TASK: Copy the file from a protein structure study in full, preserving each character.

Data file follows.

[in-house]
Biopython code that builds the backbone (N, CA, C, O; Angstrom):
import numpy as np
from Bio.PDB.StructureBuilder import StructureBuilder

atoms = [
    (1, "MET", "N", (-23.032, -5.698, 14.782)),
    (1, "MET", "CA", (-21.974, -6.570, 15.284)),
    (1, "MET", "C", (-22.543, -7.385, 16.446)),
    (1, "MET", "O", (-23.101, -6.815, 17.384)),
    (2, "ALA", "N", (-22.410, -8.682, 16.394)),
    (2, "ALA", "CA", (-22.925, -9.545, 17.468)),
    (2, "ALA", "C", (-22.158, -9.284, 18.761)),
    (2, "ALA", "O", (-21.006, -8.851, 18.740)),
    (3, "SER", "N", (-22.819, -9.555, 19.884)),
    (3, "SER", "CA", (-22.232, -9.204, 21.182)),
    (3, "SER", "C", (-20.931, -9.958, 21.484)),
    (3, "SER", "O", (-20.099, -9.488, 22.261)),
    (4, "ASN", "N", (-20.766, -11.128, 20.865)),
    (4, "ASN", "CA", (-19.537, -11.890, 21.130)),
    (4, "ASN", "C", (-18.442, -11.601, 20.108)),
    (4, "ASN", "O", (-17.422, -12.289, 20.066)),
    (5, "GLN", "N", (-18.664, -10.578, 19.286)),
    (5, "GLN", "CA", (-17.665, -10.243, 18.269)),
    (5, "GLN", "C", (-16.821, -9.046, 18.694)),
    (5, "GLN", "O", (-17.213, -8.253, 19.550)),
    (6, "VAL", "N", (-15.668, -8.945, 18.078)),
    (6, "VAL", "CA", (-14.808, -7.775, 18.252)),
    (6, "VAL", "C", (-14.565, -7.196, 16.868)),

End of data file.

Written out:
[in-house]
Biopython code that builds the backbone (N, CA, C, O; Angstrom):
import numpy as np
from Bio.PDB.StructureBuilder import StructureBuilder

atoms = [
    (1, "MET", "N", (-23.032, -5.698, 14.782)),
    (1, "MET", "CA", (-21.974, -6.570, 15.284)),
    (1, "MET", "C", (-22.543, -7.385, 16.446)),
    (1, "MET", "O", (-23.101, -6.815, 17.384)),
    (2, "ALA", "N", (-22.410, -8.682, 16.394)),
    (2, "ALA", "CA", (-22.925, -9.545, 17.468)),
    (2, "ALA", "C", (-22.158, -9.284, 18.761)),
    (2, "ALA", "O", (-21.006, -8.851, 18.740)),
    (3, "SER", "N", (-22.819, -9.555, 19.884)),
    (3, "SER", "CA", (-22.232, -9.204, 21.182)),
    (3, "SER", "C", (-20.931, -9.958, 21.484)),
    (3, "SER", "O", (-20.099, -9.488, 22.261)),
    (4, "ASN", "N", (-20.766, -11.128, 20.865)),
    (4, "ASN", "CA", (-19.537, -11.890, 21.130)),
    (4, "ASN", "C", (-18.442, -11.601, 20.108)),
    (4, "ASN", "O", (-17.422, -12.289, 20.066)),
    (5, "GLN", "N", (-18.664, -10.578, 19.286)),
    (5, "GLN", "CA", (-17.665, -10.243, 18.269)),
    (5, "GLN", "C", (-16.821, -9.046, 18.694)),
    (5, "GLN", "O", (-17.213, -8.253, 19.550)),
    (6, "VAL", "N", (-15.668, -8.945, 18.078)),
    (6, "VAL", "CA", (-14.808, -7.775, 18.252)),
    (6, "VAL", "C", (-14.565, -7.196, 16.868)),